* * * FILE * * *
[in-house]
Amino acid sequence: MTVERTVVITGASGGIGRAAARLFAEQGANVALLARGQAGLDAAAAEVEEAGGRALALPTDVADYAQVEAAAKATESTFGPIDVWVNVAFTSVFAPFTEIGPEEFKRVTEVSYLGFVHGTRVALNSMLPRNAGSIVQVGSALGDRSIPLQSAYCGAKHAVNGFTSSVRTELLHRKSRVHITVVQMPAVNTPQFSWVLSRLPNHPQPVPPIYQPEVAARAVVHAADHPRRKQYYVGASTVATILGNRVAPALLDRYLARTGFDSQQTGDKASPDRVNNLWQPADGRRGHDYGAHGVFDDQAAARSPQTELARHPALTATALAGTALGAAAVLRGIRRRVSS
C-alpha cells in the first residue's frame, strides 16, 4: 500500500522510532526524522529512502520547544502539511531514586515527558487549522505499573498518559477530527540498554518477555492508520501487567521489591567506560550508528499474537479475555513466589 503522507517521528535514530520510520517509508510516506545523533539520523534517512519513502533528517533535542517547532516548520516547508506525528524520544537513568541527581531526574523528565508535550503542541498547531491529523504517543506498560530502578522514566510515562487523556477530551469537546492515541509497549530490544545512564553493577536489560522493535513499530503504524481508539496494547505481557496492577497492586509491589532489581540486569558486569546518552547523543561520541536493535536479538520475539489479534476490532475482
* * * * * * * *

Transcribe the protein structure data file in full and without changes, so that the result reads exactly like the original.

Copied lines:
[in-house]
Amino acid sequence: MTVERTVVITGASGGIGRAAARLFAEQGANVALLARGQAGLDAAAAEVEEAGGRALALPTDVADYAQVEAAAKATESTFGPIDVWVNVAFTSVFAPFTEIGPEEFKRVTEVSYLGFVHGTRVALNSMLPRNAGSIVQVGSALGDRSIPLQSAYCGAKHAVNGFTSSVRTELLHRKSRVHITVVQMPAVNTPQFSWVLSRLPNHPQPVPPIYQPEVAARAVVHAADHPRRKQYYVGASTVATILGNRVAPALLDRYLARTGFDSQQTGDKASPDRVNNLWQPADGRRGHDYGAHGVFDDQAAARSPQTELARHPALTATALAGTALGAAAVLRGIRRRVSS
C-alpha cells in the first residue's frame, strides 16, 4: 500500500522510532526524522529512502520547544502539511531514586515527558487549522505499573498518559477530527540498554518477555492508520501487567521489591567506560550508528499474537479475555513466589 503522507517521528535514530520510520517509508510516506545523533539520523534517512519513502533528517533535542517547532516548520516547508506525528524520544537513568541527581531526574523528565508535550503542541498547531491529523504517543506498560530502578522514566510515562487523556477530551469537546492515541509497549530490544545512564553493577536489560522493535513499530503504524481508539496494547505481557496492577497492586509491589532489581540486569558486569546518552547523543561520541536493535536479538520475539489479534476490532475482